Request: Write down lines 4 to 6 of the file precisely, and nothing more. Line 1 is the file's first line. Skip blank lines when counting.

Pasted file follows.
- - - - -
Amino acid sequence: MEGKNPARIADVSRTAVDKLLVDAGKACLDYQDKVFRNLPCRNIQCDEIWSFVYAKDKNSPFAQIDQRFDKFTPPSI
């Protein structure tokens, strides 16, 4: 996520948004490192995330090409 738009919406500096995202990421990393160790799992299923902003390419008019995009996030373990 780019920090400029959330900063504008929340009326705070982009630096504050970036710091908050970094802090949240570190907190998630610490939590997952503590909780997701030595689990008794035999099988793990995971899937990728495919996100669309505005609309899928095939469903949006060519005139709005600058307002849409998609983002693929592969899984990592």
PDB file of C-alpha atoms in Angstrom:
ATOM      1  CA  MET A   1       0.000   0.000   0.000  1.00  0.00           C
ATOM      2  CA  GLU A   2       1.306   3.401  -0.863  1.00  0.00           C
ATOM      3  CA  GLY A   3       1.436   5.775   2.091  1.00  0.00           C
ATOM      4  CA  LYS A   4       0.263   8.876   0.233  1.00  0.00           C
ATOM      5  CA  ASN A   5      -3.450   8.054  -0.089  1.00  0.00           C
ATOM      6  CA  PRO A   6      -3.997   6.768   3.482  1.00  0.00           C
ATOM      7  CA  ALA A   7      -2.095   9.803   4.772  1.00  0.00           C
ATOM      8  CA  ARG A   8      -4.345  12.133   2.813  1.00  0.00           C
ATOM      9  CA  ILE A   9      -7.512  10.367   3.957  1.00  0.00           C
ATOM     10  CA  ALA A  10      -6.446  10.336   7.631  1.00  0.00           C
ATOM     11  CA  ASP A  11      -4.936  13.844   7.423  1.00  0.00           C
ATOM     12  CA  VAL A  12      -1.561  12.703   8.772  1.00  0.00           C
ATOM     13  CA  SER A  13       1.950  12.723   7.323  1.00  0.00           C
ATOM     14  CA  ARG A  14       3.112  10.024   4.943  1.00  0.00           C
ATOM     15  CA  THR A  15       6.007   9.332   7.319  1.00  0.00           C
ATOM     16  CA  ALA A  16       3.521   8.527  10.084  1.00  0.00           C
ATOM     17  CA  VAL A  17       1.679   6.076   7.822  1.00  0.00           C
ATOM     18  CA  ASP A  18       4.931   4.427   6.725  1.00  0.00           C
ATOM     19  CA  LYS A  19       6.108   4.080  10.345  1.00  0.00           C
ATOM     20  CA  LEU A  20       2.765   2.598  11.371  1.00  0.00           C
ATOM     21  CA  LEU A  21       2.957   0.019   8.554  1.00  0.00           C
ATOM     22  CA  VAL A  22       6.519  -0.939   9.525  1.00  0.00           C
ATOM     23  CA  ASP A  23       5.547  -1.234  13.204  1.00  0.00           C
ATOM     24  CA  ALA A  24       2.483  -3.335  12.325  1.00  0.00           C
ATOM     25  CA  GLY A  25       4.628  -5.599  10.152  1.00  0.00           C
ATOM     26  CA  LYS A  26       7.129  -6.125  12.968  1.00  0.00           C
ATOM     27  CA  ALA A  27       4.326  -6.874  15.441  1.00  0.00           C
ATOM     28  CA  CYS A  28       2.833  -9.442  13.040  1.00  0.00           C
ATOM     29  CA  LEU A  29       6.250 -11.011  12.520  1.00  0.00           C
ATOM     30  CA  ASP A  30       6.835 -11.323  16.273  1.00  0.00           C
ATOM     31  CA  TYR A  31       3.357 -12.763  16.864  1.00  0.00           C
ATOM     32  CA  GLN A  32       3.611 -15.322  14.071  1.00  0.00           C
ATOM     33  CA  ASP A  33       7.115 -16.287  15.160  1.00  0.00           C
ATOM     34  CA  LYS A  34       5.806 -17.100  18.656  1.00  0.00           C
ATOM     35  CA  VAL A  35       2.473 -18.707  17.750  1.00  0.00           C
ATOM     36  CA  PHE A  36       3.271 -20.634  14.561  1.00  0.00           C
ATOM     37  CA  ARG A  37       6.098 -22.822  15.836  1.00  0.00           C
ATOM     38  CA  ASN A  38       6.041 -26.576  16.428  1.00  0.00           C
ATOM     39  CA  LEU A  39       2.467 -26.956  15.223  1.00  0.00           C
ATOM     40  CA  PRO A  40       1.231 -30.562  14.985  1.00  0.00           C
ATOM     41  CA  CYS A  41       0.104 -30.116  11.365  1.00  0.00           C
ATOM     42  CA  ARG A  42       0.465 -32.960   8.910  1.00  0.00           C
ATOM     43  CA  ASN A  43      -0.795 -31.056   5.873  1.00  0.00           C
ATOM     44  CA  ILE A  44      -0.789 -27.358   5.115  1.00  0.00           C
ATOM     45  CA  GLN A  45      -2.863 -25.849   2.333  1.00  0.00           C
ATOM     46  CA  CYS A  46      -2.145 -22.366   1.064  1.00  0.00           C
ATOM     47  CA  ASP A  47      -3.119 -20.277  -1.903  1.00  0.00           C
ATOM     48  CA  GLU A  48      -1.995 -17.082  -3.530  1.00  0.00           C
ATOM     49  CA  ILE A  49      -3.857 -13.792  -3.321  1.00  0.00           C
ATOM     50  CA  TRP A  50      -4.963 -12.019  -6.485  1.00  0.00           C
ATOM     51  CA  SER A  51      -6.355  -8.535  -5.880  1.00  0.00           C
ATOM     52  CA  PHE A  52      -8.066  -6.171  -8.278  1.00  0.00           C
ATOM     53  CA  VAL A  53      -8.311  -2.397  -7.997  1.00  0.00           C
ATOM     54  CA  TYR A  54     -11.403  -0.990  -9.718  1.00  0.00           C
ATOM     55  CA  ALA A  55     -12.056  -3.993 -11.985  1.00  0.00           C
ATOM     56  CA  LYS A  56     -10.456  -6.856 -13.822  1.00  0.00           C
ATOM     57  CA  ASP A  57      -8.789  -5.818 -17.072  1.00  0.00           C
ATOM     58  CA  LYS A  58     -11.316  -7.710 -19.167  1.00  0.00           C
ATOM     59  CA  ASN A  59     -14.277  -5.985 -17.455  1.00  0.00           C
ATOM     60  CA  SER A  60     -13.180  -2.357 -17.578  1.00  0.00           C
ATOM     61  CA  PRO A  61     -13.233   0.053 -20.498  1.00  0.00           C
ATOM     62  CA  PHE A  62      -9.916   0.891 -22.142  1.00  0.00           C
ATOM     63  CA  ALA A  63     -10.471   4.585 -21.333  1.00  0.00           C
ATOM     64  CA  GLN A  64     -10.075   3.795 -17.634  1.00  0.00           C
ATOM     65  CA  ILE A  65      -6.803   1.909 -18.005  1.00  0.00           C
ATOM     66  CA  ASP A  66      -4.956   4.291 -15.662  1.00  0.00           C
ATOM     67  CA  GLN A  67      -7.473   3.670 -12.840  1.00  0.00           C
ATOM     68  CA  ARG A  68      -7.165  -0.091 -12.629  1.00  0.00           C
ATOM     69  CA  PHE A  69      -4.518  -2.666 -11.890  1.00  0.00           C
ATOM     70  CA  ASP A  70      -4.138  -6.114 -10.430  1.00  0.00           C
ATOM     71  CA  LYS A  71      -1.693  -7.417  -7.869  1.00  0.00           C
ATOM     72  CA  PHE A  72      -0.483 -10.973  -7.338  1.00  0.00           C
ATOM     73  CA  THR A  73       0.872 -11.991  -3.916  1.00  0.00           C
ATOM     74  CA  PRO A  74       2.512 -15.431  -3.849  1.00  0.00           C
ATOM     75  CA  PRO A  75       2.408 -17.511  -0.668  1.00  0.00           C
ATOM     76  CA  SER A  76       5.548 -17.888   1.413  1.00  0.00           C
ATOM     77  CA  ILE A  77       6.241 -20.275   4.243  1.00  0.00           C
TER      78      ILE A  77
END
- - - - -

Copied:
ATOM      1  CA  MET A   1       0.000   0.000   0.000  1.00  0.00           C
ATOM      2  CA  GLU A   2       1.306   3.401  -0.863  1.00  0.00           C
ATOM      3  CA  GLY A   3       1.436   5.775   2.091  1.00  0.00           C